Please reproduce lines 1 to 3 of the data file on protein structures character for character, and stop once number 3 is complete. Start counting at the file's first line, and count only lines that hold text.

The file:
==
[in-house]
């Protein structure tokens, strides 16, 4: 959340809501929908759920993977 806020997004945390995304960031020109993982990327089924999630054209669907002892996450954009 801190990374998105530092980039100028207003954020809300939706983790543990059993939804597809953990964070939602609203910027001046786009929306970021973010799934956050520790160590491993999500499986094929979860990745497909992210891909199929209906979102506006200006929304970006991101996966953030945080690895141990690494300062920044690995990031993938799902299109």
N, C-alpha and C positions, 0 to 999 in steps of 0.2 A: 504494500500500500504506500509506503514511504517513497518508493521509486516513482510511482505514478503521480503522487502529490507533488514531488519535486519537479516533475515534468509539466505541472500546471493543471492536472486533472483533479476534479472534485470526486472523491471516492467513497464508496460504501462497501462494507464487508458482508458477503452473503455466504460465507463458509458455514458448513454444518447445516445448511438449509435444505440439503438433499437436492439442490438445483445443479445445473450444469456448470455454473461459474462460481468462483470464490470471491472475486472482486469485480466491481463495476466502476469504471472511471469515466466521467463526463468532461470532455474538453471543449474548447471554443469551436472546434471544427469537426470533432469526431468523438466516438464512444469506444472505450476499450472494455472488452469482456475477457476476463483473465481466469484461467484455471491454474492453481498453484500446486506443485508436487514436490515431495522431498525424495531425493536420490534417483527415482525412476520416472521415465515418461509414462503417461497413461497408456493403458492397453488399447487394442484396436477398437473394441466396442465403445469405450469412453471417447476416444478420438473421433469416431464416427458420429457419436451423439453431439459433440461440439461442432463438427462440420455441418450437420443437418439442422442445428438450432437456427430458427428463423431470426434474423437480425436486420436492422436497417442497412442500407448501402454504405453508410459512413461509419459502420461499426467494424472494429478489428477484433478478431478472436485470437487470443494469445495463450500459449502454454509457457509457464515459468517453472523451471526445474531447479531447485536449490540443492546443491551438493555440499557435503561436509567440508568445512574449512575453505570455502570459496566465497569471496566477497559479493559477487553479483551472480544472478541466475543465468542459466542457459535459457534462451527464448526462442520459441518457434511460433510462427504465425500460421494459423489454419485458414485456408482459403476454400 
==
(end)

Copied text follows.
[in-house]
């Protein structure tokens, strides 16, 4: 959340809501929908759920993977 806020997004945390995304960031020109993982990327089924999630054209669907002892996450954009 801190990374998105530092980039100028207003954020809300939706983790543990059993939804597809953990964070939602609203910027001046786009929306970021973010799934956050520790160590491993999500499986094929979860990745497909992210891909199929209906979102506006200006929304970006991101996966953030945080690895141990690494300062920044690995990031993938799902299109």
N, C-alpha and C positions, 0 to 999 in steps of 0.2 A: 504494500500500500504506500509506503514511504517513497518508493521509486516513482510511482505514478503521480503522487502529490507533488514531488519535486519537479516533475515534468509539466505541472500546471493543471492536472486533472483533479476534479472534485470526486472523491471516492467513497464508496460504501462497501462494507464487508458482508458477503452473503455466504460465507463458509458455514458448513454444518447445516445448511438449509435444505440439503438433499437436492439442490438445483445443479445445473450444469456448470455454473461459474462460481468462483470464490470471491472475486472482486469485480466491481463495476466502476469504471472511471469515466466521467463526463468532461470532455474538453471543449474548447471554443469551436472546434471544427469537426470533432469526431468523438466516438464512444469506444472505450476499450472494455472488452469482456475477457476476463483473465481466469484461467484455471491454474492453481498453484500446486506443485508436487514436490515431495522431498525424495531425493536420490534417483527415482525412476520416472521415465515418461509414462503417461497413461497408456493403458492397453488399447487394442484396436477398437473394441466396442465403445469405450469412453471417447476416444478420438473421433469416431464416427458420429457419436451423439453431439459433440461440439461442432463438427462440420455441418450437420443437418439442422442445428438450432437456427430458427428463423431470426434474423437480425436486420436492422436497417442497412442500407448501402454504405453508410459512413461509419459502420461499426467494424472494429478489428477484433478478431478472436485470437487470443494469445495463450500459449502454454509457457509457464515459468517453472523451471526445474531447479531447485536449490540443492546443491551438493555440499557435503561436509567440508568445512574449512575453505570455502570459496566465497569471496566477497559479493559477487553479483551472480544472478541466475543465468542459466542457459535459457534462451527464448526462442520459441518457434511460433510462427504465425500460421494459423489454419485458414485456408482459403476454400 